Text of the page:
• Write a brain dump. Ryder Carroll developed the idea of the Bullet Journal. One collection that many people keep in their journals is a brain dump, or a loosely structured space for random ideas, including upcoming tasks. This list helps people externalize their thoughts by getting them onto a page, potentially allowing them to let go of the thoughts. These types of lists may help reduce pre-sleep arousal and facilitate high quality sleep. Indeed, we have previously discussed a study that showed young adults who wrote a detailed, next day to-do list before bed fell asleep more quickly than those who journaled about past events.
  • When you need it, write yourself a paper prayer. In one of my favorite books, Keep Going: 10 Ways to Stay Creative in Good Times and Bad, Austin Kleon introduces a journaling method called the paper prayer. To do this, you need two columns. On one half of the page, you write a list of what you’re thankful for, the aspects of your life that you feel positive about. On the other side, write yourself a prayer. What do you need help with? You might add a third, action-based column. How can you solve the problems, or where can you go for help?

Journaling alone is not always a solution to our issues, but it may be used as a tool to better define them. Sometimes we need to consult a trusted medical professional to help us improve our mental health and sleep health.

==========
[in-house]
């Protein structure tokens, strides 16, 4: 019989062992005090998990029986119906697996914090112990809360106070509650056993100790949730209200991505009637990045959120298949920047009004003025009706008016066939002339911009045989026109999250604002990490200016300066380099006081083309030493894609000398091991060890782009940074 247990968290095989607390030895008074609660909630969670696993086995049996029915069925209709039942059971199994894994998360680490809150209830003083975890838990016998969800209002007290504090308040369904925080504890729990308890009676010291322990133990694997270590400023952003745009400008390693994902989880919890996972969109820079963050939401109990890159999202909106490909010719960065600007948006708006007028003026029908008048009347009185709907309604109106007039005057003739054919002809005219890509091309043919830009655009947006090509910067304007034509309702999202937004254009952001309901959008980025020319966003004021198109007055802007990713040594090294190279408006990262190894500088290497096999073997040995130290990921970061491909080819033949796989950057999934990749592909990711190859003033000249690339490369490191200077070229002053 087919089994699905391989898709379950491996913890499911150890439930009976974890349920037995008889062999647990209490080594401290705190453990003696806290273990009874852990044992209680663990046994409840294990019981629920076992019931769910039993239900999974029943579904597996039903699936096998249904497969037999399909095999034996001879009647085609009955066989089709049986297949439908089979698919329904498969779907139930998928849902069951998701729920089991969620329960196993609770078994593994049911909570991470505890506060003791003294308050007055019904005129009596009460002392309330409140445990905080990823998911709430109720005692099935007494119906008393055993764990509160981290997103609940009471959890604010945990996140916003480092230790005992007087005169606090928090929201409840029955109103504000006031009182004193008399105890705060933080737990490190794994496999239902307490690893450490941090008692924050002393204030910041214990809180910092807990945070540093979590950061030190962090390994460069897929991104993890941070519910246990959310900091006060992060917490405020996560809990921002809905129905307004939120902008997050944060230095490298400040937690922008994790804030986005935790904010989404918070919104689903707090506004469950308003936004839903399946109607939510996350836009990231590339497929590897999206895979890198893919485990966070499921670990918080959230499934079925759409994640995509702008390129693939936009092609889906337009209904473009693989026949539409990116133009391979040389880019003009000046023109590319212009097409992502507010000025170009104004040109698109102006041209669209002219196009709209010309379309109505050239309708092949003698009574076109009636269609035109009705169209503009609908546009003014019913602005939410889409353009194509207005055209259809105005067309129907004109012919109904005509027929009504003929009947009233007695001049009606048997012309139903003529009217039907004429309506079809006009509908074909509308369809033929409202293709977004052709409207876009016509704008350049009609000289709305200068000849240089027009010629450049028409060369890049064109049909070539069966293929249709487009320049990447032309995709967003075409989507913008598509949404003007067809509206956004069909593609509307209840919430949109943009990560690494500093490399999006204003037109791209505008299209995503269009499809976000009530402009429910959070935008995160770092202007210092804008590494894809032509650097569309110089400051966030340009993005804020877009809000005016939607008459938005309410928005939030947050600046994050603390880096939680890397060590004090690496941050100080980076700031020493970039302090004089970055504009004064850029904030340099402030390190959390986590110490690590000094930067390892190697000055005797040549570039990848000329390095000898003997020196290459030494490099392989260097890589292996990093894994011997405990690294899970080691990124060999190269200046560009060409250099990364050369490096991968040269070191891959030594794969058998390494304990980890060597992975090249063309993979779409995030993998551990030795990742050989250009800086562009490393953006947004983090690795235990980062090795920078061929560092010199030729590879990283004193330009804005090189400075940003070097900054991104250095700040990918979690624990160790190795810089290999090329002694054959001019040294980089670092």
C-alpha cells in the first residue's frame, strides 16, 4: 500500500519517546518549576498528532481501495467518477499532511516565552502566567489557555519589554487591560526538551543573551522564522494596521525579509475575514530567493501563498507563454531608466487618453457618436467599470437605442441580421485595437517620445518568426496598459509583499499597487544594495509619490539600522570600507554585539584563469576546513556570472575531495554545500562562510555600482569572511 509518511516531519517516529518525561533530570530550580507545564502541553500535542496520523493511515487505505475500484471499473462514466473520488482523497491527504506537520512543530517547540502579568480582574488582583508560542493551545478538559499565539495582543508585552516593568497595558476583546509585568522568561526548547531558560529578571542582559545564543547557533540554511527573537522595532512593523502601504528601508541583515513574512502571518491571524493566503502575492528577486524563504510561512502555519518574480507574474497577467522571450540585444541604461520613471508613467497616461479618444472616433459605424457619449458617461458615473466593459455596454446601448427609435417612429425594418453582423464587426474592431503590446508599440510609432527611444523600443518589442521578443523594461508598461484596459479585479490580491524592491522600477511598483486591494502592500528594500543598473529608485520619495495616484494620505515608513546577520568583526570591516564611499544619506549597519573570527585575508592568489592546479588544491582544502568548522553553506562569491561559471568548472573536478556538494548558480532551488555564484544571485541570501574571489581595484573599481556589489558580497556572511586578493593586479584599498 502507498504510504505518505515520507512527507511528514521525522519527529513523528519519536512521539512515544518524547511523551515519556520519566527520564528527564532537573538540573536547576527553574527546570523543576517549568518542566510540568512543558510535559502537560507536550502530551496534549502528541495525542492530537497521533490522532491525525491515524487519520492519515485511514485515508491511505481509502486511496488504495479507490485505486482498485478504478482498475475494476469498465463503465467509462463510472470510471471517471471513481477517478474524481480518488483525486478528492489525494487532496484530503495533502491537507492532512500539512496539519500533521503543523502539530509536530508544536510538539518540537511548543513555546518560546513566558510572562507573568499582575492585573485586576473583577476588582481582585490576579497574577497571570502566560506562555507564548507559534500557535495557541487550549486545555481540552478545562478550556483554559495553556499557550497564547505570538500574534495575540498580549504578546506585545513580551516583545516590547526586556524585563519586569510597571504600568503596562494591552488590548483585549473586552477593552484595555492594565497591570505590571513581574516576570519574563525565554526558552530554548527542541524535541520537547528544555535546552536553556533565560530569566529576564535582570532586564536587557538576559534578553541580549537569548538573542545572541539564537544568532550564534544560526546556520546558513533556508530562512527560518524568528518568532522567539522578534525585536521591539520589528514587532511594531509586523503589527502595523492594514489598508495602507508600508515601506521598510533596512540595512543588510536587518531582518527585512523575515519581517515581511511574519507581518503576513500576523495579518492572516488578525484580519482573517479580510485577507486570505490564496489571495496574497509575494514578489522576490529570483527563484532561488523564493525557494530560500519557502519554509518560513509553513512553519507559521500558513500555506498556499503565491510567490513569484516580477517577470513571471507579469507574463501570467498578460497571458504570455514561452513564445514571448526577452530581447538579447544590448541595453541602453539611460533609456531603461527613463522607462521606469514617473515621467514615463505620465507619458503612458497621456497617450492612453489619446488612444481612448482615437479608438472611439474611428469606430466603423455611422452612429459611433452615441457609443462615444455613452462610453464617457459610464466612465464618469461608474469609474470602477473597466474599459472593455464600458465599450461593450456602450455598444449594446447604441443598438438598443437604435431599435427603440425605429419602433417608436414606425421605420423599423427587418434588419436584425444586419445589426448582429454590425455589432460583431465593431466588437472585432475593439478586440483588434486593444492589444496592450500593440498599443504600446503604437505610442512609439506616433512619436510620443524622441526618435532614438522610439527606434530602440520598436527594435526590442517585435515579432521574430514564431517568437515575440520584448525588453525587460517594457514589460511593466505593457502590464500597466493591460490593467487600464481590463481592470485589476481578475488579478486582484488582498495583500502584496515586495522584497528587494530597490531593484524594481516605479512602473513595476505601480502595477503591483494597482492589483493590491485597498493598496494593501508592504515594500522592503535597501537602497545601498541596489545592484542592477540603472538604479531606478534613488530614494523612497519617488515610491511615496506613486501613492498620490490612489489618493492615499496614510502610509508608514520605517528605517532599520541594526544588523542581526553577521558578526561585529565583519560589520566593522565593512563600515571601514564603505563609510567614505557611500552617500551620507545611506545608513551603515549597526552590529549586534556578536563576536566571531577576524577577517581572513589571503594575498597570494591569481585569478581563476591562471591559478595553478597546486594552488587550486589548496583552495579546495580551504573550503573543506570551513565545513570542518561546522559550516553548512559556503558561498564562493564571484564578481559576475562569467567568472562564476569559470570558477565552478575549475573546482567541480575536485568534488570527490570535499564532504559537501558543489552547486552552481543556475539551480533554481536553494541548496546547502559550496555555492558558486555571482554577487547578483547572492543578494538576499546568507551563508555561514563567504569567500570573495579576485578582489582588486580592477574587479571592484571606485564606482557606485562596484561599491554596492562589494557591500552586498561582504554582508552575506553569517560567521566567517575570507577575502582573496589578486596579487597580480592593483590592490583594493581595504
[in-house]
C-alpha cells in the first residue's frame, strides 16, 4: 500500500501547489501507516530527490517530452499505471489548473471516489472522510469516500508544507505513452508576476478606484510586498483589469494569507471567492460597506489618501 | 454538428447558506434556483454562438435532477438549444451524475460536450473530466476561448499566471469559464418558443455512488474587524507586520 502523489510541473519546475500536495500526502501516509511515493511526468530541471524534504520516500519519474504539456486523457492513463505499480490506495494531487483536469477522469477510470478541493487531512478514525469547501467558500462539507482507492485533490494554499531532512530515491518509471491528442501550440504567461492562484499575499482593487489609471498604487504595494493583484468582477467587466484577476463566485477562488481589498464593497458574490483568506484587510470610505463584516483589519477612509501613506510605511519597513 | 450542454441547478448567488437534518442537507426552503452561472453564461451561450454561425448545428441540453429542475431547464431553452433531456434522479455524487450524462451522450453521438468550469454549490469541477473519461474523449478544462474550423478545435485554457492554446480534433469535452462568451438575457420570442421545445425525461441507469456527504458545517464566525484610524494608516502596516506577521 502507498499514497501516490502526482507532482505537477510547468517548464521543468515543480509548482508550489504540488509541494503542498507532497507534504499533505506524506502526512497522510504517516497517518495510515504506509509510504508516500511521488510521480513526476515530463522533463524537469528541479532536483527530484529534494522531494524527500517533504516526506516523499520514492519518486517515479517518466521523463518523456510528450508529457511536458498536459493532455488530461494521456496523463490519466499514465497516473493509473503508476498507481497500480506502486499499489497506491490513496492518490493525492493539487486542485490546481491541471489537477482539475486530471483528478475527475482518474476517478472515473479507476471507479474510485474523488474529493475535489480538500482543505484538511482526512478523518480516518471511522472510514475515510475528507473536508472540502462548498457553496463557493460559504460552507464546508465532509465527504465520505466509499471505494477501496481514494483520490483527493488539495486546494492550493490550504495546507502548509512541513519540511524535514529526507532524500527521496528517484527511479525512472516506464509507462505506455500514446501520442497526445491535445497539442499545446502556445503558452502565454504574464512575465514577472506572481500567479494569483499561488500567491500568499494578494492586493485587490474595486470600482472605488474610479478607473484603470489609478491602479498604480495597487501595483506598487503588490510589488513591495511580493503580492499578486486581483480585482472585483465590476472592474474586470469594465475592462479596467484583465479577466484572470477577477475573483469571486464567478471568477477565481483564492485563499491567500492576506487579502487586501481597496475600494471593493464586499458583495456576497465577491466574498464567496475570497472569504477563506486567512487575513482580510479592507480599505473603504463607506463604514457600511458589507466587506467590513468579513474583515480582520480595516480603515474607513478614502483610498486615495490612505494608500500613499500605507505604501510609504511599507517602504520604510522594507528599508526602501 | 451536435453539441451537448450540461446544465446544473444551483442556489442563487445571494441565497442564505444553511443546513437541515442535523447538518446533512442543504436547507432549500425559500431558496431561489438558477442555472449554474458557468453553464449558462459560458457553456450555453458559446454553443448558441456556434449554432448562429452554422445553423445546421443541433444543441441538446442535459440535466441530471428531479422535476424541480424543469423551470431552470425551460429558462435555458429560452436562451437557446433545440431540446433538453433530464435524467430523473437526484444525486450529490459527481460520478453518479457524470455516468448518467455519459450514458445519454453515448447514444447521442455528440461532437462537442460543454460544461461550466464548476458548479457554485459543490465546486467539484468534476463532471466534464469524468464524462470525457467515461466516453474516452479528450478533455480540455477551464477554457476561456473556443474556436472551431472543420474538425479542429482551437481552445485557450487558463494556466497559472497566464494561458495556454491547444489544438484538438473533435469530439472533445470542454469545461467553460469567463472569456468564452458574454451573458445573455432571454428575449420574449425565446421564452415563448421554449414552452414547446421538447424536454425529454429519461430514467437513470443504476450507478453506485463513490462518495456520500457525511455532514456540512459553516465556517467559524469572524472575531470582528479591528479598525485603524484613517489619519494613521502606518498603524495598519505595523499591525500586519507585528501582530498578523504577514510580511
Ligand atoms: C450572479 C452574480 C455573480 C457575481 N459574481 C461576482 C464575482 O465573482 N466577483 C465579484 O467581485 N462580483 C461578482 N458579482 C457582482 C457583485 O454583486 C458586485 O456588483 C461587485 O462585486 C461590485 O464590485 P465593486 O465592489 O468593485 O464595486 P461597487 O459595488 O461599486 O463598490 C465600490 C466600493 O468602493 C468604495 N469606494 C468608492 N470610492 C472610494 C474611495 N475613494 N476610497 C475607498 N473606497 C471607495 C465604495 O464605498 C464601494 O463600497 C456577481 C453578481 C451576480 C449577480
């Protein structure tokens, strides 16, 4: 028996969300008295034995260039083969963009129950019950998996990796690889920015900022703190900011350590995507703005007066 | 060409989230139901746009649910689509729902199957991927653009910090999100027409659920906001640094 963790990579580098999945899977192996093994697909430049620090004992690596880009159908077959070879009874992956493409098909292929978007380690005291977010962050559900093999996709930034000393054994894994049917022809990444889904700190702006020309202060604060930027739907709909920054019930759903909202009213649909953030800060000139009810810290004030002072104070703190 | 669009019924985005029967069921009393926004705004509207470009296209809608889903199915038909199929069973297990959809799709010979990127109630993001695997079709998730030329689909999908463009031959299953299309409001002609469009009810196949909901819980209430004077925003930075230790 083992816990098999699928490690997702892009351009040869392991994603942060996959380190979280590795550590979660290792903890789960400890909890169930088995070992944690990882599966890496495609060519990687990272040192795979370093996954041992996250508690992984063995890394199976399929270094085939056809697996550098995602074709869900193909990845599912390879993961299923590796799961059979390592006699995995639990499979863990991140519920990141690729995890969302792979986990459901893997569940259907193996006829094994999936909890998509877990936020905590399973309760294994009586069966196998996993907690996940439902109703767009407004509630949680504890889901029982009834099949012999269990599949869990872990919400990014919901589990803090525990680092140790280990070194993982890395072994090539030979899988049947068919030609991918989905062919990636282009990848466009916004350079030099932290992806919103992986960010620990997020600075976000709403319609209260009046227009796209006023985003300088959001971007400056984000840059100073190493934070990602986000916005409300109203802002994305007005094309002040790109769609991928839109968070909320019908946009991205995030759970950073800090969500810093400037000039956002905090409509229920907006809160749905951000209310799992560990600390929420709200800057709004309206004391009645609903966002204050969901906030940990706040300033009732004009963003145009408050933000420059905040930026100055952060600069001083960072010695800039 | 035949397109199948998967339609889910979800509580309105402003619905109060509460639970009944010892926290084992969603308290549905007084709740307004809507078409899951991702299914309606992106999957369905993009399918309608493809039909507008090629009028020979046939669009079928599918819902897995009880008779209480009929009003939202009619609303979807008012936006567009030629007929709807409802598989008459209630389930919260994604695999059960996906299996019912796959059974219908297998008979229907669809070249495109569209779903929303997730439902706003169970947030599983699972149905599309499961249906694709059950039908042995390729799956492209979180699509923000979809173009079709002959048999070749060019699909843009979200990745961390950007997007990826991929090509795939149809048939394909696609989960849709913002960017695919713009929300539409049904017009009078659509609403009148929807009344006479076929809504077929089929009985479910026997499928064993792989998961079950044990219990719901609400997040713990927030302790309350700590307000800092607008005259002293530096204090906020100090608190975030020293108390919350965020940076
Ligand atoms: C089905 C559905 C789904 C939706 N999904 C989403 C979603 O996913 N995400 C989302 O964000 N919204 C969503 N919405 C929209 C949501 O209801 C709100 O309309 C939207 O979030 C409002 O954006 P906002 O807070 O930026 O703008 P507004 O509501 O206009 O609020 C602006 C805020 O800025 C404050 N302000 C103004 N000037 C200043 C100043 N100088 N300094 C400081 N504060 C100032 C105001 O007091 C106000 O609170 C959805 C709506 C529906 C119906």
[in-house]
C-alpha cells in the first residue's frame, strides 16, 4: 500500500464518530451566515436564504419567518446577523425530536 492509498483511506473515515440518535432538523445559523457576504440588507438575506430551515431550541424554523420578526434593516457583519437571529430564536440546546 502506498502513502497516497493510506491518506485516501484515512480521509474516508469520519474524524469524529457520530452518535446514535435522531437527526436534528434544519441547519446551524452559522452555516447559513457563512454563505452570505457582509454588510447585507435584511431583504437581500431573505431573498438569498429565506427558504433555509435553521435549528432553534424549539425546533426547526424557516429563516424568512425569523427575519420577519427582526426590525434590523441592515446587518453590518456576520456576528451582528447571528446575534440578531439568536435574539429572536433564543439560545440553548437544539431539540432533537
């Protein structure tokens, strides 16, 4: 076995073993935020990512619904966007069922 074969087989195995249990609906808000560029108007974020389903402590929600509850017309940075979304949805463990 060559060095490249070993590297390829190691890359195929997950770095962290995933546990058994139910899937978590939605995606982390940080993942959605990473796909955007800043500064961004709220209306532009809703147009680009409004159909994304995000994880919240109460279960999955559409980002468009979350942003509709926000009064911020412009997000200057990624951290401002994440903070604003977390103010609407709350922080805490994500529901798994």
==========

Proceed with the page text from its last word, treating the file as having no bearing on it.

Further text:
I think of my journaling practice as a critical aspect of my “mental hygiene” routine. As I’ve mentioned before, my writing practice is essential to my mental health. Since journaling helps maintain mental health, it could be one avenue that helps with sleep, too.


  • Writing gratitude lists is one method of journaling that has been linked with improved sleep health.
  • Austin Kleon’s paper prayer is similar to Anne-Laure Le Cunff’s plus, minus, next system. She outlines a reviewing technique with three sections: positive aspects, negative ones, and next steps for the future. This is a useful method to take both a reflective and problem-focused approach during review.
  • Please note that the above is my opinion based on my personal experience and speculation on current research. More research is needed to support a direct link between reflective journaling and sleep health. If you are consistently having trouble with mental or sleep health, I recommend consulting a trusted medical professional.
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Take care. Talk soon.



Emily Hokett

healthy sleep advocate | writer, runner, doodler | learning time management skills to live a balanced, meaningful life